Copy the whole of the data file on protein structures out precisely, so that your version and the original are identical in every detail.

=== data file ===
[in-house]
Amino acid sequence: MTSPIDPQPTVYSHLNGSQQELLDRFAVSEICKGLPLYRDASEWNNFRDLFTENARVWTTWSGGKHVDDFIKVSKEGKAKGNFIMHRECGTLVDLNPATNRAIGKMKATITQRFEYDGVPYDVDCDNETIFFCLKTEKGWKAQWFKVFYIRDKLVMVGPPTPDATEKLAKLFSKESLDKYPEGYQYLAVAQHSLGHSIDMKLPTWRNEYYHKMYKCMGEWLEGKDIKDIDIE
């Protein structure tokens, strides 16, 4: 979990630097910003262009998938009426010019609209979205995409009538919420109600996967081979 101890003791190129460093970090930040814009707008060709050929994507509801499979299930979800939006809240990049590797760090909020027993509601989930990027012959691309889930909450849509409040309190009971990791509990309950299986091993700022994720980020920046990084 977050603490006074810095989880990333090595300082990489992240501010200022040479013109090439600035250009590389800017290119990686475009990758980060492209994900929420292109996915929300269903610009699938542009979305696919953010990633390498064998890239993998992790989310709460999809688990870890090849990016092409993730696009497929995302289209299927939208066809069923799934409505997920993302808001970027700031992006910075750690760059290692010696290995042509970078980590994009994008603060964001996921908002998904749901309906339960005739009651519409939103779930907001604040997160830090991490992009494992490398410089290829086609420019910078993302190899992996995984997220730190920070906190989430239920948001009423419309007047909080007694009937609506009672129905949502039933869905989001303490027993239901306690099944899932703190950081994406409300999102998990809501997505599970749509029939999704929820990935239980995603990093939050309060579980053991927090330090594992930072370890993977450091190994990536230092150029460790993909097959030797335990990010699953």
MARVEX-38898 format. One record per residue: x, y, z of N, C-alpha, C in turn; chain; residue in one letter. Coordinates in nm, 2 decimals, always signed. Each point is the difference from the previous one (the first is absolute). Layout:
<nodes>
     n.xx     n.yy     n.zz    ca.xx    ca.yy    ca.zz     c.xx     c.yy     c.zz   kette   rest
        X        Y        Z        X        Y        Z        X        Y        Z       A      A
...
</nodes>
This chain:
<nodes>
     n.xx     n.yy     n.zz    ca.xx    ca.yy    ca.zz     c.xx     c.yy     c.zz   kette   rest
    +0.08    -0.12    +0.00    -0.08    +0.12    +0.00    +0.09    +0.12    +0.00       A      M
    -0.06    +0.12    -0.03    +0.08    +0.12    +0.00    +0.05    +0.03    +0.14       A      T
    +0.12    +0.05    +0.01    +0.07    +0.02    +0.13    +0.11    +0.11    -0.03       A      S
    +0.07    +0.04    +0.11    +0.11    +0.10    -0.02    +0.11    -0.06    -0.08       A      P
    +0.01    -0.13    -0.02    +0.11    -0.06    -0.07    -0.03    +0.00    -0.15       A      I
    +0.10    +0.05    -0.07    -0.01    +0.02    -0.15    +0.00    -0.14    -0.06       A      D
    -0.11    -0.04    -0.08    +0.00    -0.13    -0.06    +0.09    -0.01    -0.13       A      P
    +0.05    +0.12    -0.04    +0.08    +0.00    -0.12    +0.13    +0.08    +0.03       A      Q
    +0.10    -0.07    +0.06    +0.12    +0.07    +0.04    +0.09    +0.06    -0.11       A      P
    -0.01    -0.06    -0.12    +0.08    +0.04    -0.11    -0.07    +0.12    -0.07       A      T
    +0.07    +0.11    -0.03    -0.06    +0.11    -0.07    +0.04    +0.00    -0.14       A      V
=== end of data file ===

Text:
[in-house]
Amino acid sequence: MTSPIDPQPTVYSHLNGSQQELLDRFAVSEICKGLPLYRDASEWNNFRDLFTENARVWTTWSGGKHVDDFIKVSKEGKAKGNFIMHRECGTLVDLNPATNRAIGKMKATITQRFEYDGVPYDVDCDNETIFFCLKTEKGWKAQWFKVFYIRDKLVMVGPPTPDATEKLAKLFSKESLDKYPEGYQYLAVAQHSLGHSIDMKLPTWRNEYYHKMYKCMGEWLEGKDIKDIDIE
């Protein structure tokens, strides 16, 4: 979990630097910003262009998938009426010019609209979205995409009538919420109600996967081979 101890003791190129460093970090930040814009707008060709050929994507509801499979299930979800939006809240990049590797760090909020027993509601989930990027012959691309889930909450849509409040309190009971990791509990309950299986091993700022994720980020920046990084 977050603490006074810095989880990333090595300082990489992240501010200022040479013109090439600035250009590389800017290119990686475009990758980060492209994900929420292109996915929300269903610009699938542009979305696919953010990633390498064998890239993998992790989310709460999809688990870890090849990016092409993730696009497929995302289209299927939208066809069923799934409505997920993302808001970027700031992006910075750690760059290692010696290995042509970078980590994009994008603060964001996921908002998904749901309906339960005739009651519409939103779930907001604040997160830090991490992009494992490398410089290829086609420019910078993302190899992996995984997220730190920070906190989430239920948001009423419309007047909080007694009937609506009672129905949502039933869905989001303490027993239901306690099944899932703190950081994406409300999102998990809501997505599970749509029939999704929820990935239980995603990093939050309060579980053991927090330090594992930072370890993977450091190994990536230092150029460790993909097959030797335990990010699953």
MARVEX-38898 format. One record per residue: x, y, z of N, C-alpha, C in turn; chain; residue in one letter. Coordinates in nm, 2 decimals, always signed. Each point is the difference from the previous one (the first is absolute). Layout:
<nodes>
     n.xx     n.yy     n.zz    ca.xx    ca.yy    ca.zz     c.xx     c.yy     c.zz   kette   rest
        X        Y        Z        X        Y        Z        X        Y        Z       A      A
...
</nodes>
This chain:
<nodes>
     n.xx     n.yy     n.zz    ca.xx    ca.yy    ca.zz     c.xx     c.yy     c.zz   kette   rest
    +0.08    -0.12    +0.00    -0.08    +0.12    +0.00    +0.09    +0.12    +0.00       A      M
    -0.06    +0.12    -0.03    +0.08    +0.12    +0.00    +0.05    +0.03    +0.14       A      T
    +0.12    +0.05    +0.01    +0.07    +0.02    +0.13    +0.11    +0.11    -0.03       A      S
    +0.07    +0.04    +0.11    +0.11    +0.10    -0.02    +0.11    -0.06    -0.08       A      P
    +0.01    -0.13    -0.02    +0.11    -0.06    -0.07    -0.03    +0.00    -0.15       A      I
    +0.10    +0.05    -0.07    -0.01    +0.02    -0.15    +0.00    -0.14    -0.06       A      D
    -0.11    -0.04    -0.08    +0.00    -0.13    -0.06    +0.09    -0.01    -0.13       A      P
    +0.05    +0.12    -0.04    +0.08    +0.00    -0.12    +0.13    +0.08    +0.03       A      Q
    +0.10    -0.07    +0.06    +0.12    +0.07    +0.04    +0.09    +0.06    -0.11       A      P
    -0.01    -0.06    -0.12    +0.08    +0.04    -0.11    -0.07    +0.12    -0.07       A      T
    +0.07    +0.11    -0.03    -0.06    +0.11    -0.07    +0.04    +0.00    -0.14       A      V